• Lower cortisol and adrenaline production in the body (that result from stress)
  • Reduce muscle tension
  • Eliminate self-doubt and worry
  • Less resistance to the unknowns in life

You can start to receive these benefits (and more) with this 60-minute yoga sequence.

Props Needed:

  • Wall Space
  • Bolster (or stack of blankets/beach towels)
  • Strap


Purpose: This entire sequence begins with an inversion. This is because getting upside down immediately shifts your perspective. The circulation effortlessly brings blood back to the heart. Your nervous system begins to calm down (which, as you know, is the main benefit of restorative yoga). Plus, the hips open and the low back begins to release any held tension from the day.

Length: 5-10 minutes

Additional Notes:

  • Move the hips further from the wall to ease any tension on the backside of the legs.
  • Place blocks underneath your legs, or a bolster under the hips, for additional support.
  • Wear socks to keep your feet warm from the start of practice.
  • Use a blanket to stay warm as well.


Purpose: Malasana, also known as a squat position, can be a challenging pose in an active yoga class. This is due to the stretch on the ankles, calves, and low back. Yet, when done in a supine position, that strain is alleviated and you can gain all of the same benefits without the effort. Some of these benefits include improved digestion, more circulation in the hips, and relief of low back pain.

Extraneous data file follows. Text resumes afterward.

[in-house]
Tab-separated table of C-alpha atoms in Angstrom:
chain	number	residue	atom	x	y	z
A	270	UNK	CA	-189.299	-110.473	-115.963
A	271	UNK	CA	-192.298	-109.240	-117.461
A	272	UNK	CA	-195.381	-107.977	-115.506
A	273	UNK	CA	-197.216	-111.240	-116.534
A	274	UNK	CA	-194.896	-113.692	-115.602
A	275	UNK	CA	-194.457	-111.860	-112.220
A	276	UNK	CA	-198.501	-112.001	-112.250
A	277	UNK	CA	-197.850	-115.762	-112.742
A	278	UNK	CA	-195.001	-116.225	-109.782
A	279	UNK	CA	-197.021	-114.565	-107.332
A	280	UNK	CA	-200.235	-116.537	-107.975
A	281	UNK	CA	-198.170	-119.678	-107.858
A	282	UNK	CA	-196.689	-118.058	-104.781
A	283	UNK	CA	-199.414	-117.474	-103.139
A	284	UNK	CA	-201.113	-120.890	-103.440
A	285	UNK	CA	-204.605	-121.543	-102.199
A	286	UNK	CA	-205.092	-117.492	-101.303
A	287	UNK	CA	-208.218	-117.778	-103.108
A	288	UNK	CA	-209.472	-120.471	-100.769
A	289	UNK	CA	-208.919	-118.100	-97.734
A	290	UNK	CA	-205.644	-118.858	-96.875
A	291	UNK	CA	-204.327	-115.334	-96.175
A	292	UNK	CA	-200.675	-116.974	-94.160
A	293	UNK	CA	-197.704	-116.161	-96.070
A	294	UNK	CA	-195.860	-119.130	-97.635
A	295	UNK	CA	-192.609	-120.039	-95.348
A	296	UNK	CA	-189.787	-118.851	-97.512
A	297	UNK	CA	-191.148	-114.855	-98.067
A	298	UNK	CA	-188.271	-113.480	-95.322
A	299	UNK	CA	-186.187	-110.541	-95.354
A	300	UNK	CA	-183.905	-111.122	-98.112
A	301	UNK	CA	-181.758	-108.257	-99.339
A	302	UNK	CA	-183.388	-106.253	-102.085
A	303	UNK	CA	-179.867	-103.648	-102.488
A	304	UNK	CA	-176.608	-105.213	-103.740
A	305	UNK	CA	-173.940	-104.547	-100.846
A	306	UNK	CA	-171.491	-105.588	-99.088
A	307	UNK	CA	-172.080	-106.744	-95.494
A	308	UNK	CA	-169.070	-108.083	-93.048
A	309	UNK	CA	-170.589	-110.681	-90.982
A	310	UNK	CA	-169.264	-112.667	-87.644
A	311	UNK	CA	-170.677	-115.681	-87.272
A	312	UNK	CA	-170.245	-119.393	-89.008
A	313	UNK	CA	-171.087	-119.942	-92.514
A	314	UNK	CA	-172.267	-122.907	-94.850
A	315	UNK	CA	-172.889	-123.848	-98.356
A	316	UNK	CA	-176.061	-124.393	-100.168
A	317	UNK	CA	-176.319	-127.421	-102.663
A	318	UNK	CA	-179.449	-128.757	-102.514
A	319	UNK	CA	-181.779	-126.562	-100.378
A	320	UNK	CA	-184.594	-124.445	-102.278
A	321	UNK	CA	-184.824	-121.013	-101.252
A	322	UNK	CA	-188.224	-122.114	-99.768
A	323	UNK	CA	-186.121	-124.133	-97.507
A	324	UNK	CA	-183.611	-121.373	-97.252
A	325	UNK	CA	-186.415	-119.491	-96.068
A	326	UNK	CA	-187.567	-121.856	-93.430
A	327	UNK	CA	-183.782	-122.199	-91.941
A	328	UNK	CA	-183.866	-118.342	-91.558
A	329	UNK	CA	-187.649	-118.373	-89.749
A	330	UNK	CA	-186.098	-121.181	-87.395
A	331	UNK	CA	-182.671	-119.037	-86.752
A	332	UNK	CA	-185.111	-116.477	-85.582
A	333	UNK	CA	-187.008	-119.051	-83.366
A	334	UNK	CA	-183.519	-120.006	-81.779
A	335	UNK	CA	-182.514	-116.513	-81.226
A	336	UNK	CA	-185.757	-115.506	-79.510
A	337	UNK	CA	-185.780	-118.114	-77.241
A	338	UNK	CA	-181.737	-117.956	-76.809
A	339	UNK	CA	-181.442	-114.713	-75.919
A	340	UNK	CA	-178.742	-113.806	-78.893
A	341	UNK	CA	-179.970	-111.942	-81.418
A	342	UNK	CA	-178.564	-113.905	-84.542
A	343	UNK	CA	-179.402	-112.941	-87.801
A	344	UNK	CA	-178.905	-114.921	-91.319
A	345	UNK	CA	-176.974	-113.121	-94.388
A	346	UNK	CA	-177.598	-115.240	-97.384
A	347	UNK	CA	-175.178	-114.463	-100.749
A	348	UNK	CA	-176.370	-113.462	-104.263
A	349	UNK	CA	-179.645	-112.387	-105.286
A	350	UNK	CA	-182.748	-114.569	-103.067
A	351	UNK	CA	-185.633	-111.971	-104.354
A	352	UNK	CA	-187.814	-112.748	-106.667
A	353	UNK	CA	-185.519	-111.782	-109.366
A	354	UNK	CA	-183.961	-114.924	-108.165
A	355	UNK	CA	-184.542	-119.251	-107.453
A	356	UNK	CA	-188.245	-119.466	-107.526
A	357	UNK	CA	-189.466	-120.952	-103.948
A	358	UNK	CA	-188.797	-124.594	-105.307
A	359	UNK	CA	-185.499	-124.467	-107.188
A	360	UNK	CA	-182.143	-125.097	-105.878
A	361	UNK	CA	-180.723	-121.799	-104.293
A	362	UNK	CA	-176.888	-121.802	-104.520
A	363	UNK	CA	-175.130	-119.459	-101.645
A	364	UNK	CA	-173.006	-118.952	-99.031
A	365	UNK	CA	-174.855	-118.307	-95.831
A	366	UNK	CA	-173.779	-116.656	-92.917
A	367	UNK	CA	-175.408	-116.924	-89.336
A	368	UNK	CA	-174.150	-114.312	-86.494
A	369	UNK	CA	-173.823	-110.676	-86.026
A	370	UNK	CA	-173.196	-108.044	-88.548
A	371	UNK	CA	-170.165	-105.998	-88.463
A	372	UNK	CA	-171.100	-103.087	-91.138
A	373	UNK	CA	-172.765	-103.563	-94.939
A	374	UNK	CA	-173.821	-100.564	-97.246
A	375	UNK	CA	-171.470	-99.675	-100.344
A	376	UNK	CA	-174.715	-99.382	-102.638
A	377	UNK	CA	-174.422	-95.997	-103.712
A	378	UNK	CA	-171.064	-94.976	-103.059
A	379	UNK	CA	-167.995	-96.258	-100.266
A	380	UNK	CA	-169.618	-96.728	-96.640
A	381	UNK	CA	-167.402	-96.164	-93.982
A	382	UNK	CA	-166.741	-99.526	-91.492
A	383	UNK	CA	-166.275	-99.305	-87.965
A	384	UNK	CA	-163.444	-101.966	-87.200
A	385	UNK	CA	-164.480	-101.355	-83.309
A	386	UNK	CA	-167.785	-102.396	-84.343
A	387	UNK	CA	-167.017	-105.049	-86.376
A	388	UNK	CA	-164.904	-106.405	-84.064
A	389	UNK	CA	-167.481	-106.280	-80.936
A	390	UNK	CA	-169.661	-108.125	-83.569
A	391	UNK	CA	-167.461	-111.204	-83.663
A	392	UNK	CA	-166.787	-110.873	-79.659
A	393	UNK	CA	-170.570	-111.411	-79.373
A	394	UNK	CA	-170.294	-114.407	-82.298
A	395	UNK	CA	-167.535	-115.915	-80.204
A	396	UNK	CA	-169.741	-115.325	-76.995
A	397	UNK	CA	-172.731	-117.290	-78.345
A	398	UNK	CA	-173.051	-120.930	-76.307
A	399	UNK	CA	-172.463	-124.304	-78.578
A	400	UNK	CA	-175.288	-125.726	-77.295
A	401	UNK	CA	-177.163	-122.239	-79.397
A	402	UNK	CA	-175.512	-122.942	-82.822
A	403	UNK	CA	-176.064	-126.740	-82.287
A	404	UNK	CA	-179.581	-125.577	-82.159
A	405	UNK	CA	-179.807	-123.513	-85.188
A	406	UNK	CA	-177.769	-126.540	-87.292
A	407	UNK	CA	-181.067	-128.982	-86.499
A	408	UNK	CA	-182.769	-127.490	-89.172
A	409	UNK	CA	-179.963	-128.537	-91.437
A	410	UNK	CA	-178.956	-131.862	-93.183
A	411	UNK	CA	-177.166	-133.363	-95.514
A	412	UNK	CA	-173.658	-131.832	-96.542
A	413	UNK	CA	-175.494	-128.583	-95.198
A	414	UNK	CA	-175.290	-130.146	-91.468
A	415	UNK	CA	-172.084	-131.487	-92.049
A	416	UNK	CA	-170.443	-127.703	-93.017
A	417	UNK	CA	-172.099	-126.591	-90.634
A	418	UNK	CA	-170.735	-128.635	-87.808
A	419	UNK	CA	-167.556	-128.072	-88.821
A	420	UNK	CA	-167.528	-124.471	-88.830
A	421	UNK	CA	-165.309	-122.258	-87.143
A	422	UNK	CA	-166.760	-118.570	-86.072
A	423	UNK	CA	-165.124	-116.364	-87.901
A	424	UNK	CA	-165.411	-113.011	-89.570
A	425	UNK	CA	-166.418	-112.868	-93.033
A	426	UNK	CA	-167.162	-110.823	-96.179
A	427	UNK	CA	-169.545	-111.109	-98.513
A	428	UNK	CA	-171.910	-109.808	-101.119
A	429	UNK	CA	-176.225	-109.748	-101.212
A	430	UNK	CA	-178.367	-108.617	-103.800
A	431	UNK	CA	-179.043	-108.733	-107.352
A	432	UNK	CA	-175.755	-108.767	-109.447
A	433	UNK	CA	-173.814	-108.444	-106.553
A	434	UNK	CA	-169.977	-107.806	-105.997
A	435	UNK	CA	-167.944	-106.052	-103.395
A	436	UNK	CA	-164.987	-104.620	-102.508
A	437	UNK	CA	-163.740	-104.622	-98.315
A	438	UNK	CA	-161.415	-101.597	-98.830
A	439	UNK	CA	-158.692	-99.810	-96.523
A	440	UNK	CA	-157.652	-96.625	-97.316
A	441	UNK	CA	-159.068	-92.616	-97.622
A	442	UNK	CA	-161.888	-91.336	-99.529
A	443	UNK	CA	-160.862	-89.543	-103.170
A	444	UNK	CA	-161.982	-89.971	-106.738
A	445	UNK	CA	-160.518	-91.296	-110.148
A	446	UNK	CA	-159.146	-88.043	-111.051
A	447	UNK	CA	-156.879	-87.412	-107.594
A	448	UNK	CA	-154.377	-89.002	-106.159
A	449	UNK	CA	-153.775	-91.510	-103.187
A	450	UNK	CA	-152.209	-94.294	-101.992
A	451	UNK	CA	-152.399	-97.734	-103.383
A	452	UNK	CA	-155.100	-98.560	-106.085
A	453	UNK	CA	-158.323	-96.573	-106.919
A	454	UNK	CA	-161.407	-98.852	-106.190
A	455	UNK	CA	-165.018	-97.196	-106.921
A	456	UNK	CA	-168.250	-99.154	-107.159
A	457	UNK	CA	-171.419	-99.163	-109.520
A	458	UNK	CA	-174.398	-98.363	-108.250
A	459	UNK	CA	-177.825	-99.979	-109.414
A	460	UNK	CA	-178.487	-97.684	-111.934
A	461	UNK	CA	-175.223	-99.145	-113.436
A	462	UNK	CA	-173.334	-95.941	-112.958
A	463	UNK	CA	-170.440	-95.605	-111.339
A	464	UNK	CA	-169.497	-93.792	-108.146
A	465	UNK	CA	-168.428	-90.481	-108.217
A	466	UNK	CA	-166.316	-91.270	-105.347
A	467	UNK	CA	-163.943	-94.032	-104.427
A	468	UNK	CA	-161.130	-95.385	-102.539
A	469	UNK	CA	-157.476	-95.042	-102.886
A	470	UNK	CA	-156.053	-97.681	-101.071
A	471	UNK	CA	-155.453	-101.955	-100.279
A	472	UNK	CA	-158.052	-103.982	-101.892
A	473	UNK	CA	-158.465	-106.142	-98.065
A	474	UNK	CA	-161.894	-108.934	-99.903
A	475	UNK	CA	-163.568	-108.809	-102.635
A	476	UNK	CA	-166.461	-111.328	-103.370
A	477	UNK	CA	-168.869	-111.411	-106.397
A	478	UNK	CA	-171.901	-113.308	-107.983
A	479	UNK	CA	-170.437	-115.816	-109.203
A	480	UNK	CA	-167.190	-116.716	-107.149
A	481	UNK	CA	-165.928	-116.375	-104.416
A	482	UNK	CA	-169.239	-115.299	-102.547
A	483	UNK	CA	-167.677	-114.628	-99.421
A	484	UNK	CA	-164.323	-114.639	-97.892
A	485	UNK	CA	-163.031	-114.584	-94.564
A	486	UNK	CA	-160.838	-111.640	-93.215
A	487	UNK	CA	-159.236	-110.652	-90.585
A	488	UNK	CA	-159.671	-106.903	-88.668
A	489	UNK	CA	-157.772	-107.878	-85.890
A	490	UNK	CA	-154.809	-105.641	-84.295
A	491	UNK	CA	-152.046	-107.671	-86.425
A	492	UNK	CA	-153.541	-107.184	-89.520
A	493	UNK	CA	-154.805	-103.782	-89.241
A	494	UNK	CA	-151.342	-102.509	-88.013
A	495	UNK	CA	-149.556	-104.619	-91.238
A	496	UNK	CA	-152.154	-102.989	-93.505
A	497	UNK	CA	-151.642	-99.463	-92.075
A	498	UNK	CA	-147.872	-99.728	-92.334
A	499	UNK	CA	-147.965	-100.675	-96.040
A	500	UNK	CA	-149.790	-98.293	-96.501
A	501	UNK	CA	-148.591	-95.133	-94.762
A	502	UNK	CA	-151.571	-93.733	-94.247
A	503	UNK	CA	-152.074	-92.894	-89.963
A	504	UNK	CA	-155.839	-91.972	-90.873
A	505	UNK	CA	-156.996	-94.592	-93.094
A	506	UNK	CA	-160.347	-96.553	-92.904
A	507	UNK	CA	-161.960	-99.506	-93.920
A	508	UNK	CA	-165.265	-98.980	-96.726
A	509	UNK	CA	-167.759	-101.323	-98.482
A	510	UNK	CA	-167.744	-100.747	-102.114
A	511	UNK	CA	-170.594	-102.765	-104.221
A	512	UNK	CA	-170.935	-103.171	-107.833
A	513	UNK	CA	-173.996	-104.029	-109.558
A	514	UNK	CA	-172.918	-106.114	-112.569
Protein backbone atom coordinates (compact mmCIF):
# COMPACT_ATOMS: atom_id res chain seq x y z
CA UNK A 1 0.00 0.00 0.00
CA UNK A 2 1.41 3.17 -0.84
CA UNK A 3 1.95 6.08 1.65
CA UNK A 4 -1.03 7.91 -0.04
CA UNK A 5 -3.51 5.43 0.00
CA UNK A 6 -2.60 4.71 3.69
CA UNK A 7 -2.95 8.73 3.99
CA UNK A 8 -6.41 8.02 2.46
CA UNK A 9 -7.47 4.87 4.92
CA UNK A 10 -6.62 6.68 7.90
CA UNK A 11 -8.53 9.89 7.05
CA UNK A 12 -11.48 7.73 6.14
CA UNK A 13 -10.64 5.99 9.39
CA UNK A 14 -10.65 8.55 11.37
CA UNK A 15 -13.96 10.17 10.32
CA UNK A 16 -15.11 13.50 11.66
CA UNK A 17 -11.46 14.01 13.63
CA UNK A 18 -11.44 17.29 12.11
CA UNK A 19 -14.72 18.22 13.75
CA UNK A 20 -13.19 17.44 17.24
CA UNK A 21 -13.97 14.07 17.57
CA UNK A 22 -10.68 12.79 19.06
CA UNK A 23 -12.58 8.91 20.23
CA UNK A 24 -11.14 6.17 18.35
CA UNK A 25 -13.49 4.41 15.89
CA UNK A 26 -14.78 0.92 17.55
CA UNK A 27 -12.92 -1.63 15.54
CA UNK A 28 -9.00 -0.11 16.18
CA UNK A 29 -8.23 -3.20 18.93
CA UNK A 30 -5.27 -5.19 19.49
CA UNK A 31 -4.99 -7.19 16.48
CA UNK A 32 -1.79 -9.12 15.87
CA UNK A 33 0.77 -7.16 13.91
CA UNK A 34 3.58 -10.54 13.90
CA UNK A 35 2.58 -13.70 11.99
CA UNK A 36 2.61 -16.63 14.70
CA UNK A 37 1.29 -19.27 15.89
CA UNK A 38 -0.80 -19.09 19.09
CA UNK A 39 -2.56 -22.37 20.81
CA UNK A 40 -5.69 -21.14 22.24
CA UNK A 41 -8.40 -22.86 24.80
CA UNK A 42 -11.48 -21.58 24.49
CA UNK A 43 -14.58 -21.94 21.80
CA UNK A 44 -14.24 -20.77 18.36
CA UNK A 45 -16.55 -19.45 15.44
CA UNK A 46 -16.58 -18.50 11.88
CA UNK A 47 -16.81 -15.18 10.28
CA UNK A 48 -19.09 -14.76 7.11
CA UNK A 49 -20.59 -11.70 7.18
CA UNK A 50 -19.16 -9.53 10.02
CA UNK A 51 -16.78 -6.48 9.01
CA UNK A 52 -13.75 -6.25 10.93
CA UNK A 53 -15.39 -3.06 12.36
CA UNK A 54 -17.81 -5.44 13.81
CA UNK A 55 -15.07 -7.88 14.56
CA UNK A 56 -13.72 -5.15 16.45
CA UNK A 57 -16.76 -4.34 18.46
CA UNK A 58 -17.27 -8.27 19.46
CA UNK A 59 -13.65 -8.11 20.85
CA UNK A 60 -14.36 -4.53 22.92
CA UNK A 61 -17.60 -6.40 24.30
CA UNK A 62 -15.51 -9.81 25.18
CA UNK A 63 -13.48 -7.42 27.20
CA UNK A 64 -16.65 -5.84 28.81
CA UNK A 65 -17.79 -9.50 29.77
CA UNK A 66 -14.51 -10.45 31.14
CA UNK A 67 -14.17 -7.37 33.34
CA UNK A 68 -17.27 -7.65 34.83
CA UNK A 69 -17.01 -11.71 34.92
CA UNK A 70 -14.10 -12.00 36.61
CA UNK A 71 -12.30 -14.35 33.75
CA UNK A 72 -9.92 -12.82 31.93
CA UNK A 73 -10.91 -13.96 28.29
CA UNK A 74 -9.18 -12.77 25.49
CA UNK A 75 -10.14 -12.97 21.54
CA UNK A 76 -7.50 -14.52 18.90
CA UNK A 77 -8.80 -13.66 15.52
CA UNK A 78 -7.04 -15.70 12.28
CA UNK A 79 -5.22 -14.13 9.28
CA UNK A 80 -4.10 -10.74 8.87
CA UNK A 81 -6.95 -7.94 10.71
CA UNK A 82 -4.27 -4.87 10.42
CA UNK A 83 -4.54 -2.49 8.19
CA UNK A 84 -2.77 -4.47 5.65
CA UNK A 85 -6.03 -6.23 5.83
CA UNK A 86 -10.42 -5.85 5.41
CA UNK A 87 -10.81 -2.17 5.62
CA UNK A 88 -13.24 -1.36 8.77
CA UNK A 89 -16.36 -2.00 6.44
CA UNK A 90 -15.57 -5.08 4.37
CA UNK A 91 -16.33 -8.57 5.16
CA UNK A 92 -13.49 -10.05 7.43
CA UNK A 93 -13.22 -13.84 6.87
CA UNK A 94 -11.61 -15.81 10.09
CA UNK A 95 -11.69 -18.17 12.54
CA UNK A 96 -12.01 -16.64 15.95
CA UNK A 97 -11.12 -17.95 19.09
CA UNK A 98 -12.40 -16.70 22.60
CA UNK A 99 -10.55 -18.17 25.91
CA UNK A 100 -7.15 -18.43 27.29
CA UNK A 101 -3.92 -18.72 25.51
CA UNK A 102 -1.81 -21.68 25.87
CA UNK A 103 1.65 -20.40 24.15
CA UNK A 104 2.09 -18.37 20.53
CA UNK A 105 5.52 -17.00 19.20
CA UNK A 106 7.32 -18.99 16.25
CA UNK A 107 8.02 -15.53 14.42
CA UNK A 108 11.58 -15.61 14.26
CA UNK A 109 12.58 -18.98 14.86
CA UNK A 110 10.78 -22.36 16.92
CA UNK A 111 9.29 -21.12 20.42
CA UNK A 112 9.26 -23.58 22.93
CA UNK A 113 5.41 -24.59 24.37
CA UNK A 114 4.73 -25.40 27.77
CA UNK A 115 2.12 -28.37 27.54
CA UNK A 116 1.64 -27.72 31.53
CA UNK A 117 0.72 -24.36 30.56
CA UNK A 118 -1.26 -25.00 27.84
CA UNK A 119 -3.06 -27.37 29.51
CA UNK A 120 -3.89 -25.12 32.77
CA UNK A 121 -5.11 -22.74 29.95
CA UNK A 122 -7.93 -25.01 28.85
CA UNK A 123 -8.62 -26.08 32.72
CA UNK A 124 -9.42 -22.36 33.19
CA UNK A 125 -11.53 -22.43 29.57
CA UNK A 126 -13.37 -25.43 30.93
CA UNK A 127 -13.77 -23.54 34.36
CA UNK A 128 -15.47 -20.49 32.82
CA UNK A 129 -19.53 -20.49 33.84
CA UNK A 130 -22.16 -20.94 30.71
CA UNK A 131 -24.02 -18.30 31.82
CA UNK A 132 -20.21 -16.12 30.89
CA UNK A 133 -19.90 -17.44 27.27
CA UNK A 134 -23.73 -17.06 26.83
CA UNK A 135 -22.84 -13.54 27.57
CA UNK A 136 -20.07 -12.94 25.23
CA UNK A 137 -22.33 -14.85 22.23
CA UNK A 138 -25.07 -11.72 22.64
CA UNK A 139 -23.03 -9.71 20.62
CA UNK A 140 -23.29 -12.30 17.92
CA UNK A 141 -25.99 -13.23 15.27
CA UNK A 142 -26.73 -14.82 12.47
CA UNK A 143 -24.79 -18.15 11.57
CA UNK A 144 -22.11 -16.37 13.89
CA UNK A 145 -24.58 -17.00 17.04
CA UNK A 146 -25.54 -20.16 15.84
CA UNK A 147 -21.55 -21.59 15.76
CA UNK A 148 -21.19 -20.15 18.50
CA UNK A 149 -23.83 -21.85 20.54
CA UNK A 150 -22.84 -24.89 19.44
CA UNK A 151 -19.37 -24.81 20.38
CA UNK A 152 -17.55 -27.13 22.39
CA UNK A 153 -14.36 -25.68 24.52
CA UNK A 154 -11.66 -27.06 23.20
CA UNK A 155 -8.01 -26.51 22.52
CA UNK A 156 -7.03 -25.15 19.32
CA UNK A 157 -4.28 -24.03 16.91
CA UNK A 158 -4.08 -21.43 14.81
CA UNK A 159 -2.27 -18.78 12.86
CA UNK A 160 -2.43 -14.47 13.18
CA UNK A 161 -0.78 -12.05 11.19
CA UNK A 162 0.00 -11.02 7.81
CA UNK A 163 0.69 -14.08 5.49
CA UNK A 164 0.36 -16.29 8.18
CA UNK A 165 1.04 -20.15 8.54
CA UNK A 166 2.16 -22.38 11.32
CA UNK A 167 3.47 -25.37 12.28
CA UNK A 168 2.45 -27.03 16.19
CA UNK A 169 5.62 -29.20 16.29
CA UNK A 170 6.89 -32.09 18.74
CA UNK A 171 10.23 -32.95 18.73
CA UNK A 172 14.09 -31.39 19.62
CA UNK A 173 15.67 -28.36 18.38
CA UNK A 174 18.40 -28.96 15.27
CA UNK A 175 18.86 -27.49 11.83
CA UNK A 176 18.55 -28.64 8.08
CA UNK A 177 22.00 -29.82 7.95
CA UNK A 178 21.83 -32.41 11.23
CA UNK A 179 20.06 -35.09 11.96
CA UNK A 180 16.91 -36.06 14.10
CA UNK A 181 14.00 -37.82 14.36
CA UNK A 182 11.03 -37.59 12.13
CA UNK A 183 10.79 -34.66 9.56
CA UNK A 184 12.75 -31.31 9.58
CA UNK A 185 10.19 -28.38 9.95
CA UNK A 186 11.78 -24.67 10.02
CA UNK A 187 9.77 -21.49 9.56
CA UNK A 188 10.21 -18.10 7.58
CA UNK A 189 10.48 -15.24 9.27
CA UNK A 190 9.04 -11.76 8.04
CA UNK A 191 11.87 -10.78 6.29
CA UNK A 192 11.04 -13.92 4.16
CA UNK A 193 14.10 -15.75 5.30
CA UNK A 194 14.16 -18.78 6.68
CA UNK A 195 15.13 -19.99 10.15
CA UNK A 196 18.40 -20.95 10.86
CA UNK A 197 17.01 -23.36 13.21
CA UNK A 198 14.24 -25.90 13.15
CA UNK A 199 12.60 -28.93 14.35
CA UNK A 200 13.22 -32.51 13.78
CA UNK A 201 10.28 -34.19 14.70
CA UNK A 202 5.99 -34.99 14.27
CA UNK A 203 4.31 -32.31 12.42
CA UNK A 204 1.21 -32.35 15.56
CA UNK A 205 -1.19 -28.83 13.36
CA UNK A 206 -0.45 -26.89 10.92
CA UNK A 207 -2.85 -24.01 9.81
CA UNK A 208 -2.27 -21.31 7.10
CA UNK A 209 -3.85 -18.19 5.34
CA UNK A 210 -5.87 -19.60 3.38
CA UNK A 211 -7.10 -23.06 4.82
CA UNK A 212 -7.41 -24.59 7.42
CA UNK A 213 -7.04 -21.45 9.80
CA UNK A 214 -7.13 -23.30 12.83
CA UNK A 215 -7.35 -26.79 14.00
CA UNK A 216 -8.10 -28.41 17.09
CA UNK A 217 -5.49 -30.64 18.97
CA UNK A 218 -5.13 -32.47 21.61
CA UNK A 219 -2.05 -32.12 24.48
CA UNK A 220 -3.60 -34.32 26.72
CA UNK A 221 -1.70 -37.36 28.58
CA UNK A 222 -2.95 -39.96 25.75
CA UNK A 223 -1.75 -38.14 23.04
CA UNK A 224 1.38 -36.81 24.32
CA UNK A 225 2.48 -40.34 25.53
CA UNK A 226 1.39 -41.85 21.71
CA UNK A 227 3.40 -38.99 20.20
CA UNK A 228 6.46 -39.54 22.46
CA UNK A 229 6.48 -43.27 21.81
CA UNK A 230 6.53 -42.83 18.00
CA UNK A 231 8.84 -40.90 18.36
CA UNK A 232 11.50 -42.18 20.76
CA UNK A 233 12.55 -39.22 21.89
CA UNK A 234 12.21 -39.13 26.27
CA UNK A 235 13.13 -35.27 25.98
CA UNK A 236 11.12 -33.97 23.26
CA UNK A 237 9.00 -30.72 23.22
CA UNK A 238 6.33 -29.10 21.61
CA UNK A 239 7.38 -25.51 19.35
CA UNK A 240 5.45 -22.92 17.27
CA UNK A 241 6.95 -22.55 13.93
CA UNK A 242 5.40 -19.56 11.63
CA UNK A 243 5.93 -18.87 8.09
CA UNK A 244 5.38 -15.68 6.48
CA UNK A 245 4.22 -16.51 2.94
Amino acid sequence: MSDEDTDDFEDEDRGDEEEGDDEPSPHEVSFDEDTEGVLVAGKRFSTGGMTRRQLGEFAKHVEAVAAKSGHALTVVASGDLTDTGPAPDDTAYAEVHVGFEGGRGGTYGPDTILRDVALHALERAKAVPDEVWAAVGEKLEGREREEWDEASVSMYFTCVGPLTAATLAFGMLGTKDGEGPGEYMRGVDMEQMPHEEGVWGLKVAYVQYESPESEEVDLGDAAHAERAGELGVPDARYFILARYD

Length: 4-6 minutes

Additional Notes:

  • Move away from the wall to make the pose more accessible.
  • Breathe into the connection between your feet and the wall. This can increase your sense of calm and single-pointed focus. This is especially important to reduce holiday stress that comes from your mind being pulled in many directions.


Purpose: The previous poses started to alleviate low back tension. Now, you can take this openness into a twist that targets more of the spine. One additional benefit of doing this at the wall is that the bottom of your feet have contact with a surface. This can increase your sense of groundedness.

Length: 5 minutes each side

Additional Notes:

  • Use props to make the pose accessible. You can place blankets under the bottom knee, or put a block between the knees, to make the posture more comfortable.
  • Melt the backside of both shoulders on the ground.
  • Scoot your bottom away from the wall to make the twist easier.